Giggs and Carrick especially, while neat and tidy much of the time, just can’t seem to cope when opposition midfielders refuse them time on the ball. Is this a failing of personnel, i.e. we just have to live with the fact that our midfielders will always play a certain way? Or a failure of the coaching team in not preparing us better for this style of play?

DeadRevel - April 12, 2012 Reply

Ed when you say he was right to reign in the attacking football of early season, what do you mean? It was not a tactical decision – it was because our best CM got injured, as well as mass rotation which destroyed that fluidity you only get by fielding a consistent first 11.

I’m sure if he’d been fit Cleverley would have played most of the games this season.

I\m starting to wonder if we should drop BOTH of our strikers considering they are in dire form. Instead play:

————De Gea

Amos, Fabio, Smalling, Young, Welbeck, Hernandez, Pogba,

DeadRevel - April 12, 2012 Reply

p.s. I know after the City game Ferguson focused on defence more, but it doesn’t explain why we played shit.

RedDevilInAz - April 12, 2012 Reply

Sooner or later some team in the premiership was going to figure out that if you press our midfield good things are likely to happen for you and this was the case at Wigan. Part of the problem was self inflicted by our winger going missing, Young played left back for just about the entire first half and Valencia was trying his hand as a central midfielder. These experiments didn’t work worth a shit.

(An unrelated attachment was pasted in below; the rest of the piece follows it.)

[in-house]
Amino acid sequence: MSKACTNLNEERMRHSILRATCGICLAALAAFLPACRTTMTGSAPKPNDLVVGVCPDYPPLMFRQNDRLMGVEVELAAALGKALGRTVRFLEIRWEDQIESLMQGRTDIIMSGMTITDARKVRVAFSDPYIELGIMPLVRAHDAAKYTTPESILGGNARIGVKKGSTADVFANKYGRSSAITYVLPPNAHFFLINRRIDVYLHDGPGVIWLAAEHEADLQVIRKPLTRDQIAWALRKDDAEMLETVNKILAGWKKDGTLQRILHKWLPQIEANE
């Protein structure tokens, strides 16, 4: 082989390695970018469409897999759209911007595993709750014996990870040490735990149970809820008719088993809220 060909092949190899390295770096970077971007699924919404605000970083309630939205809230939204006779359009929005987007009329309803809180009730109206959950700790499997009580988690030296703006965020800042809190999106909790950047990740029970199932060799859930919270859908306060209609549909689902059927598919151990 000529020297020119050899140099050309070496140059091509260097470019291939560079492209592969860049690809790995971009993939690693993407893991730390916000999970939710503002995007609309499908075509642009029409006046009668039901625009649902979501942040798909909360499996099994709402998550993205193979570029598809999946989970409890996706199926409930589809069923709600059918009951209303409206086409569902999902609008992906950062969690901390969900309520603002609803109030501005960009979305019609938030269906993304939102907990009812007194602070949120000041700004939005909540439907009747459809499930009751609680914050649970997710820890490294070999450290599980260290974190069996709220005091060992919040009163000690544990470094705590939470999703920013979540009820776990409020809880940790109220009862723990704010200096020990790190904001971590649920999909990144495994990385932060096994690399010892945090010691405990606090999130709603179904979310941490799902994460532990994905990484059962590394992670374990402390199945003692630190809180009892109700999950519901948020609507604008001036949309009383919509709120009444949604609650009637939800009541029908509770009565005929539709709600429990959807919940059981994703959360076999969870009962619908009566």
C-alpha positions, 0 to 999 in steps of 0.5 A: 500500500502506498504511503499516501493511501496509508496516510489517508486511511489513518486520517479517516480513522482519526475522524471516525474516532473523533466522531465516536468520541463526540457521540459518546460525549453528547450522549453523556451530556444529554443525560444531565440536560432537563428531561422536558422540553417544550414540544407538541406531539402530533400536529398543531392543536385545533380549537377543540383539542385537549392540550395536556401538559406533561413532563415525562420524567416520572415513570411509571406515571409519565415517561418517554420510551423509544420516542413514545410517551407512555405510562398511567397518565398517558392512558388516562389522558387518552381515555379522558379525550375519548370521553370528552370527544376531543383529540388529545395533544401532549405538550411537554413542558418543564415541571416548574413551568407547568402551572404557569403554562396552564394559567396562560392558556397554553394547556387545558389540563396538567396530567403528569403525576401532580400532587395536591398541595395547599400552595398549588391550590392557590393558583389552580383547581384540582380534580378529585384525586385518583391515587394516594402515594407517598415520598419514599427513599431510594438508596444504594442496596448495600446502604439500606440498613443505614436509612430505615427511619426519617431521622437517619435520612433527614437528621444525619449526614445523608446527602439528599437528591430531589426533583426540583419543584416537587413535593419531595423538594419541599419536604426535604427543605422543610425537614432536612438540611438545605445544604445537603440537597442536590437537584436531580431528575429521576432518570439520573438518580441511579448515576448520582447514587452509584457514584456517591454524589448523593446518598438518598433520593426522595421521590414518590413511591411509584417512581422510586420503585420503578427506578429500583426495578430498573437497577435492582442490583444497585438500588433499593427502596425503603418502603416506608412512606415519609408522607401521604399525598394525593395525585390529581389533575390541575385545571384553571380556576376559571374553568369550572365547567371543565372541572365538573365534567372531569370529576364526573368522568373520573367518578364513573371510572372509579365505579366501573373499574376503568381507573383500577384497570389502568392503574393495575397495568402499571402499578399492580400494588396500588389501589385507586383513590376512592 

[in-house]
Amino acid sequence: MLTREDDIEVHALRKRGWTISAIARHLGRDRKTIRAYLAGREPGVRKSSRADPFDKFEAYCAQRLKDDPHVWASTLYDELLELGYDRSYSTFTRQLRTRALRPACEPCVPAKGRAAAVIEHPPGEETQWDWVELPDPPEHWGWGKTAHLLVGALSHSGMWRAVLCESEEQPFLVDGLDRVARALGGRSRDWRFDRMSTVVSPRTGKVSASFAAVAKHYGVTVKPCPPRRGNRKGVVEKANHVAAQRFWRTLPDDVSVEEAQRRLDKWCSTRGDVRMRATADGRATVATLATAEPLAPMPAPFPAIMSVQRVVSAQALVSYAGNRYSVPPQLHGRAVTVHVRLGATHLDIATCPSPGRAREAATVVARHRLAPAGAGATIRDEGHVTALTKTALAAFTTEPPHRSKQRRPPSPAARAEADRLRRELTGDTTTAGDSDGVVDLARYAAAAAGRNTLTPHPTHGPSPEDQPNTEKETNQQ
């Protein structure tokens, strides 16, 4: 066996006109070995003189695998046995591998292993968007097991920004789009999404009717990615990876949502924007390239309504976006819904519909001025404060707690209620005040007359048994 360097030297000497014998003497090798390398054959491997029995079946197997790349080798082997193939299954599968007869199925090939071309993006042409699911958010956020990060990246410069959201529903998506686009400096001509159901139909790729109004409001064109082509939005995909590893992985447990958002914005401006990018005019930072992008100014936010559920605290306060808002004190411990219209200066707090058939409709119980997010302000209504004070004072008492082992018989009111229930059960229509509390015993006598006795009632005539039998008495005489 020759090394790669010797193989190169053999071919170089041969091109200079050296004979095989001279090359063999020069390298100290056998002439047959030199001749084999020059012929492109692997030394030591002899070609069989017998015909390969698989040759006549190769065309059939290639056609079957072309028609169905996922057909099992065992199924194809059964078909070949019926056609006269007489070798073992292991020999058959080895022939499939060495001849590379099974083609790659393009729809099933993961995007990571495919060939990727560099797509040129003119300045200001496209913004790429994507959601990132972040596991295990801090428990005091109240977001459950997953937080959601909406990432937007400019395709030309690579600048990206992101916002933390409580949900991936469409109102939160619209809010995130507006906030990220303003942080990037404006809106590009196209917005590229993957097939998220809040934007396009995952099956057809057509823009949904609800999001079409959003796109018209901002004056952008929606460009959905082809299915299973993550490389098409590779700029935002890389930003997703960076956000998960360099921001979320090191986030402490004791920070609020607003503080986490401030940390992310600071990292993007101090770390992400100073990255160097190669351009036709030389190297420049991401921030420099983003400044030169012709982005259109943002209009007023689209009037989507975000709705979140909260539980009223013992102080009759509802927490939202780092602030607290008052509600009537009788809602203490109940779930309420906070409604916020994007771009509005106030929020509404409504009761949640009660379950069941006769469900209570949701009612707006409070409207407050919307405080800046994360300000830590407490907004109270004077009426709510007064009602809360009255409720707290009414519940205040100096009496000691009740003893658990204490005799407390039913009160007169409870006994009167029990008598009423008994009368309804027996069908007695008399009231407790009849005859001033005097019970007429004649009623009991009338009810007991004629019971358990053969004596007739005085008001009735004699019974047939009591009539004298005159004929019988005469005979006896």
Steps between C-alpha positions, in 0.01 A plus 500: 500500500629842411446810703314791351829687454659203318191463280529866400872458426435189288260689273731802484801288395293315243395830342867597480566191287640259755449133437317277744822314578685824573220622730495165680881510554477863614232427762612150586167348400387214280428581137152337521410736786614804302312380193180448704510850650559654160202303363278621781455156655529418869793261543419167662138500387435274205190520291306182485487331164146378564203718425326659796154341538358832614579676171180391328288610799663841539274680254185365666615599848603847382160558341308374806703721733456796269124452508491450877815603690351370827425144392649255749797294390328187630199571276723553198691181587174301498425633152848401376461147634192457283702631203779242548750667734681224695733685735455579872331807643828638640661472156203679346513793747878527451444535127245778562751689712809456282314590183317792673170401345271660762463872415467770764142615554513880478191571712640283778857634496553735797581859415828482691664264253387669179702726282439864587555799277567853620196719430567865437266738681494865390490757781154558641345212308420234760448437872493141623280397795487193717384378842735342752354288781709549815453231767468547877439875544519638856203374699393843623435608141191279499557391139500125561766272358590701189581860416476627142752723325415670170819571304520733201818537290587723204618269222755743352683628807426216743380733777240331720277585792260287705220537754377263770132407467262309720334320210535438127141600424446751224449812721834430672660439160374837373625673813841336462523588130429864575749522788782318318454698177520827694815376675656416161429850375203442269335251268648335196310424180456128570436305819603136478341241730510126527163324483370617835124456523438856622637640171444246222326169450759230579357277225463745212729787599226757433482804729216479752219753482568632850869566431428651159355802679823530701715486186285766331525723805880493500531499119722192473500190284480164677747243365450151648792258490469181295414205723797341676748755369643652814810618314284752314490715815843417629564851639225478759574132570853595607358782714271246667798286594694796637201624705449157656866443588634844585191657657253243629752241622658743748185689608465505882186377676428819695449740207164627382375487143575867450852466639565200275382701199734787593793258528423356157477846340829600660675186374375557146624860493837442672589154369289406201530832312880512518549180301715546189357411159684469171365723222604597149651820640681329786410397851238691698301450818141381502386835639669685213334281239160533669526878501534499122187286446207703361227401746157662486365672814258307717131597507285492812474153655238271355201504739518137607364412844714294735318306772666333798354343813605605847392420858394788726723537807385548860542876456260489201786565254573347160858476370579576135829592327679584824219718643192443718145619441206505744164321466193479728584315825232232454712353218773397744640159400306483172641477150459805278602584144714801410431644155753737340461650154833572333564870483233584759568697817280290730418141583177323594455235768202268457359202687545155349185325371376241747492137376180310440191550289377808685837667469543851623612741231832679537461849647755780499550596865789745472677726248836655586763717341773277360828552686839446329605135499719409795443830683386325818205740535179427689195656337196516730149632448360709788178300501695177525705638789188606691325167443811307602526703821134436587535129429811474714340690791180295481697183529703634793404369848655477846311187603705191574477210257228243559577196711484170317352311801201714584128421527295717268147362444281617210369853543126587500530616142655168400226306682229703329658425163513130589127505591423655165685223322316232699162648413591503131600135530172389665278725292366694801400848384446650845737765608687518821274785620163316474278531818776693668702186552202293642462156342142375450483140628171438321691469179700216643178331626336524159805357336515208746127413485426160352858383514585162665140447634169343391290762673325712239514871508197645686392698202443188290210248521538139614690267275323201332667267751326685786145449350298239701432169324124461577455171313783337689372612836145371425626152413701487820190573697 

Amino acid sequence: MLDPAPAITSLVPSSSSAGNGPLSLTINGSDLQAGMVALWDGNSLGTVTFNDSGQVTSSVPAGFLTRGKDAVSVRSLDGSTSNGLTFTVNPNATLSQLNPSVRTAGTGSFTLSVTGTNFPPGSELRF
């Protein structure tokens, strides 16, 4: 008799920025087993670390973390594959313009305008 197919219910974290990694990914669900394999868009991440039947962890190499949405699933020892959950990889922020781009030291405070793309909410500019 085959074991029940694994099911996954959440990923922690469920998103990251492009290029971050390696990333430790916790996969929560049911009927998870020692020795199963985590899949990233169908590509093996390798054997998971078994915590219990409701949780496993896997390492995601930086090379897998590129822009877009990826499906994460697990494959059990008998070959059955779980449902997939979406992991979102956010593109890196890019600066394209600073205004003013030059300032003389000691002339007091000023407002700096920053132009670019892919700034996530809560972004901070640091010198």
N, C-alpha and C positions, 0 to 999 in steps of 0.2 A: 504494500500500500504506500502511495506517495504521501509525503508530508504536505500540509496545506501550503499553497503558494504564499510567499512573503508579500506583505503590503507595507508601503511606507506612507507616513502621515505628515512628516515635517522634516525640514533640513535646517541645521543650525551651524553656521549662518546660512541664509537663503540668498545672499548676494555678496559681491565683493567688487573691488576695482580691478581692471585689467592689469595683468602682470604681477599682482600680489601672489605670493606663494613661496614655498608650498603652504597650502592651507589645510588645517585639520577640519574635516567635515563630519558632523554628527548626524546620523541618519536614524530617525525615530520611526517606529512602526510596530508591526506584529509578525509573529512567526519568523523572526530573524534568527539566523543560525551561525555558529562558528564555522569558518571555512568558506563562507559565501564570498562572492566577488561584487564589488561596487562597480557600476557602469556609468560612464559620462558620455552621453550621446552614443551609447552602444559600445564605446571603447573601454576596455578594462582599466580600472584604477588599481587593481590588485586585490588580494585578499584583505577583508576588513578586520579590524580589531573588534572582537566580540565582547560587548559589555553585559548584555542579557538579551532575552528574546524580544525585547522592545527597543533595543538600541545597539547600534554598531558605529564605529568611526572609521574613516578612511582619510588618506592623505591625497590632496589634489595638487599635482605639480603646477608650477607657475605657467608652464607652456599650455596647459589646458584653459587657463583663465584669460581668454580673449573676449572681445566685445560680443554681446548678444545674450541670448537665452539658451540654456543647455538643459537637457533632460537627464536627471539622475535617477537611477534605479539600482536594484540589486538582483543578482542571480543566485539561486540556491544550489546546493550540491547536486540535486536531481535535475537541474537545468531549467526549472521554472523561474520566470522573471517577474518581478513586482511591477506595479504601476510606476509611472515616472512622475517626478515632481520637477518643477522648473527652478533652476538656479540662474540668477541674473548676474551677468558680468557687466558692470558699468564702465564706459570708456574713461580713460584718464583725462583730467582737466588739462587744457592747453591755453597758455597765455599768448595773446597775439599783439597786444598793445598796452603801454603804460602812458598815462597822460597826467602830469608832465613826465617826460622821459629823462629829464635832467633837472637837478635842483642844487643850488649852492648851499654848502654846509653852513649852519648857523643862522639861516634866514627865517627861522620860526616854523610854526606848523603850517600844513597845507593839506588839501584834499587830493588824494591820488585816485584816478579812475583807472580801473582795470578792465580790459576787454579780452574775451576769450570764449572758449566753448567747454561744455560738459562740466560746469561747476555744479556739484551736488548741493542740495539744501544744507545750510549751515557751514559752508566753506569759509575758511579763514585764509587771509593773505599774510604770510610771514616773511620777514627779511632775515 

None of our experienced central midfielders; Scholes, Carrick or Giggs handle pressing defenses well. Scholes handles pressure the best because he can find space for himself in the seams, knows what he want to do with the ball before he get it and has the skills to accomplish it. Giggs has always been more of a runner than a passer and Carrick needs to get the ball and see what’s happening around him before moving the ball along. Without wingers Carrick would have to “find” where his outlet was and then try and fashion a pass to them, usually this was Jones on the right, before Wigan’s defense brought pressure. Even when the pressure did not get to Carick; it would cause a hurried pass which was difficult to control and usually lead to a turnover.

Playing “pass-and-move” football is one technique around pressing teams; however you need the personal to pull it off. IMO the insertion of Cleverley was am attempt at this; but it is difficult for a single player alone to play pass-and-move.

@247_lee - April 12, 2012 Reply

Totally agree with everything written. Yes, poor performance yesterday but Wigan are in a good run of form and Scholes absence was incredibly exposed.

But, as a player he gets plaudits from the best in the world. As a man, he is thoroughly professional off and on the pitch.

So he plays when he can but if not he is around the club anyway so we will still see his presence im sure.

Manutd50 - April 12, 2012 Reply

Anyone notice Scholes lack of studid tackles since his return?

No longer picking up a card a game – he’s now just concentrating on football rather than kicking people – if only had stopped it a few years ago as I think its stunted his football a lot…

DeadRevel - April 12, 2012 Reply

It didn’t stunt his football, just the public appreciation of him. Didn’t stop him getting praise from some of the most respected footballers out there though.

ichiro - April 13, 2012 Reply

The saddest thing about Scholes is that he was latterly told to sit back and not run into the box which would have got us another 5 goals a season. Terrible waste. Now he seems like either he doesnt give one, or they have let him loose and he is scoring more regularly.